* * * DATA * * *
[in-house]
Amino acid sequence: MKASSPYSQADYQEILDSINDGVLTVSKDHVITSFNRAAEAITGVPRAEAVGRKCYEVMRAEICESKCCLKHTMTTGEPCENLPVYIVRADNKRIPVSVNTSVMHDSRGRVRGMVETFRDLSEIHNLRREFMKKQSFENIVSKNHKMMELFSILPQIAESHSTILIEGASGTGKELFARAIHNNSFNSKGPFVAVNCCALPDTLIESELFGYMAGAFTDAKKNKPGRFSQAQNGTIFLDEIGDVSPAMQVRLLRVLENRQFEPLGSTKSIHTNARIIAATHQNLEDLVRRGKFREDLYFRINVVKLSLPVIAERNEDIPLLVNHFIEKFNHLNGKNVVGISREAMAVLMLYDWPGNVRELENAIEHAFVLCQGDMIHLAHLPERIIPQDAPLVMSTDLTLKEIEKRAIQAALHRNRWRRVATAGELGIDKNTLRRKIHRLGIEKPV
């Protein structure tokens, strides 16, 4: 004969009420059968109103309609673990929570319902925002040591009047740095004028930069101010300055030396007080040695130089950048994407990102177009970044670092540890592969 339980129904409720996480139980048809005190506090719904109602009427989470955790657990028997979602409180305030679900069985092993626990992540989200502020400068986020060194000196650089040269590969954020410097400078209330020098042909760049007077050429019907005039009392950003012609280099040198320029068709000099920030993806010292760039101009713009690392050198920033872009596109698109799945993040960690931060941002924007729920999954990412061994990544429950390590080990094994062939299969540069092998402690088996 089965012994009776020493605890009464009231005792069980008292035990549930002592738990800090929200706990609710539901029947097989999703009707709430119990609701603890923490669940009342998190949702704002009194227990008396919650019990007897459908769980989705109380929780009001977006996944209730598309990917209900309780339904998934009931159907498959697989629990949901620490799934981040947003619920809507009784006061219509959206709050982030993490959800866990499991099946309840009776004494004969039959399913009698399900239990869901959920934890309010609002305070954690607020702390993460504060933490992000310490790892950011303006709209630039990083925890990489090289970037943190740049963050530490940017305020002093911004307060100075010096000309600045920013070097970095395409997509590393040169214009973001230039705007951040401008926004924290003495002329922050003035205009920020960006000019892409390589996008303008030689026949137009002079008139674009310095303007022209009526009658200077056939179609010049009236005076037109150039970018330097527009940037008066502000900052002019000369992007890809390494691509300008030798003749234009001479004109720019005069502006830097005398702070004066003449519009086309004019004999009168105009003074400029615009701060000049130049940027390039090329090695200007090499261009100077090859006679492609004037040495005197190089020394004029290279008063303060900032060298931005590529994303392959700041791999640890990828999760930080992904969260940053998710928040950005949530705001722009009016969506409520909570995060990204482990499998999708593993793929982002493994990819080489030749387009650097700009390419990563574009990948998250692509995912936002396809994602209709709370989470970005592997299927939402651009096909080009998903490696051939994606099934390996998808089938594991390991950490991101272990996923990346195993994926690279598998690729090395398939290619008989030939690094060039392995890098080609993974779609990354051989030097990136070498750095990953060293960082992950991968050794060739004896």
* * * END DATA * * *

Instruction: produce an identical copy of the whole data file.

[in-house]
Amino acid sequence: MKASSPYSQADYQEILDSINDGVLTVSKDHVITSFNRAAEAITGVPRAEAVGRKCYEVMRAEICESKCCLKHTMTTGEPCENLPVYIVRADNKRIPVSVNTSVMHDSRGRVRGMVETFRDLSEIHNLRREFMKKQSFENIVSKNHKMMELFSILPQIAESHSTILIEGASGTGKELFARAIHNNSFNSKGPFVAVNCCALPDTLIESELFGYMAGAFTDAKKNKPGRFSQAQNGTIFLDEIGDVSPAMQVRLLRVLENRQFEPLGSTKSIHTNARIIAATHQNLEDLVRRGKFREDLYFRINVVKLSLPVIAERNEDIPLLVNHFIEKFNHLNGKNVVGISREAMAVLMLYDWPGNVRELENAIEHAFVLCQGDMIHLAHLPERIIPQDAPLVMSTDLTLKEIEKRAIQAALHRNRWRRVATAGELGIDKNTLRRKIHRLGIEKPV
């Protein structure tokens, strides 16, 4: 004969009420059968109103309609673990929570319902925002040591009047740095004028930069101010300055030396007080040695130089950048994407990102177009970044670092540890592969 339980129904409720996480139980048809005190506090719904109602009427989470955790657990028997979602409180305030679900069985092993626990992540989200502020400068986020060194000196650089040269590969954020410097400078209330020098042909760049007077050429019907005039009392950003012609280099040198320029068709000099920030993806010292760039101009713009690392050198920033872009596109698109799945993040960690931060941002924007729920999954990412061994990544429950390590080990094994062939299969540069092998402690088996 089965012994009776020493605890009464009231005792069980008292035990549930002592738990800090929200706990609710539901029947097989999703009707709430119990609701603890923490669940009342998190949702704002009194227990008396919650019990007897459908769980989705109380929780009001977006996944209730598309990917209900309780339904998934009931159907498959697989629990949901620490799934981040947003619920809507009784006061219509959206709050982030993490959800866990499991099946309840009776004494004969039959399913009698399900239990869901959920934890309010609002305070954690607020702390993460504060933490992000310490790892950011303006709209630039990083925890990489090289970037943190740049963050530490940017305020002093911004307060100075010096000309600045920013070097970095395409997509590393040169214009973001230039705007951040401008926004924290003495002329922050003035205009920020960006000019892409390589996008303008030689026949137009002079008139674009310095303007022209009526009658200077056939179609010049009236005076037109150039970018330097527009940037008066502000900052002019000369992007890809390494691509300008030798003749234009001479004109720019005069502006830097005398702070004066003449519009086309004019004999009168105009003074400029615009701060000049130049940027390039090329090695200007090499261009100077090859006679492609004037040495005197190089020394004029290279008063303060900032060298931005590529994303392959700041791999640890990828999760930080992904969260940053998710928040950005949530705001722009009016969506409520909570995060990204482990499998999708593993793929982002493994990819080489030749387009650097700009390419990563574009990948998250692509995912936002396809994602209709709370989470970005592997299927939402651009096909080009998903490696051939994606099934390996998808089938594991390991950490991101272990996923990346195993994926690279598998690729090395398939290619008989030939690094060039392995890098080609993974779609990354051989030097990136070498750095990953060293960082992950991968050794060739004896």